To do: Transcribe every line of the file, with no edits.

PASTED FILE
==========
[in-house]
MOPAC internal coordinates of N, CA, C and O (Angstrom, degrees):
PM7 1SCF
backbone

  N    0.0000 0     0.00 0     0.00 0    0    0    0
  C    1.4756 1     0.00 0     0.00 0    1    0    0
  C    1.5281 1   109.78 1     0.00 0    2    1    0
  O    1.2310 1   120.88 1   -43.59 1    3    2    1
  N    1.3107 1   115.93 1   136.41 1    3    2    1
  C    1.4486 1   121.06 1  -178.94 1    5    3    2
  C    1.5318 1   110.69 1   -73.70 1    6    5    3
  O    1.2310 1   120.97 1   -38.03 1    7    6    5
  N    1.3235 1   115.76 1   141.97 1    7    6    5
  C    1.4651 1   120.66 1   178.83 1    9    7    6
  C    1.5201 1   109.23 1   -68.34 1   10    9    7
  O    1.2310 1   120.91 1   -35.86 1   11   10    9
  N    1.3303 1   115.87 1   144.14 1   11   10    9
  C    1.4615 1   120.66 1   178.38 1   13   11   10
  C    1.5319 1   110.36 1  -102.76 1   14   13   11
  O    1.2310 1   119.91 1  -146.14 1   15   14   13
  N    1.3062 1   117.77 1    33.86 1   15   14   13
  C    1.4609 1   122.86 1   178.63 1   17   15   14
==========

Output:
[in-house]
MOPAC internal coordinates of N, CA, C and O (Angstrom, degrees):
PM7 1SCF
backbone

  N    0.0000 0     0.00 0     0.00 0    0    0    0
  C    1.4756 1     0.00 0     0.00 0    1    0    0
  C    1.5281 1   109.78 1     0.00 0    2    1    0
  O    1.2310 1   120.88 1   -43.59 1    3    2    1
  N    1.3107 1   115.93 1   136.41 1    3    2    1
  C    1.4486 1   121.06 1  -178.94 1    5    3    2
  C    1.5318 1   110.69 1   -73.70 1    6    5    3
  O    1.2310 1   120.97 1   -38.03 1    7    6    5
  N    1.3235 1   115.76 1   141.97 1    7    6    5
  C    1.4651 1   120.66 1   178.83 1    9    7    6
  C    1.5201 1   109.23 1   -68.34 1   10    9    7
  O    1.2310 1   120.91 1   -35.86 1   11   10    9
  N    1.3303 1   115.87 1   144.14 1   11   10    9
  C    1.4615 1   120.66 1   178.38 1   13   11   10
  C    1.5319 1   110.36 1  -102.76 1   14   13   11
  O    1.2310 1   119.91 1  -146.14 1   15   14   13
  N    1.3062 1   117.77 1    33.86 1   15   14   13
  C    1.4609 1   122.86 1   178.63 1   17   15   14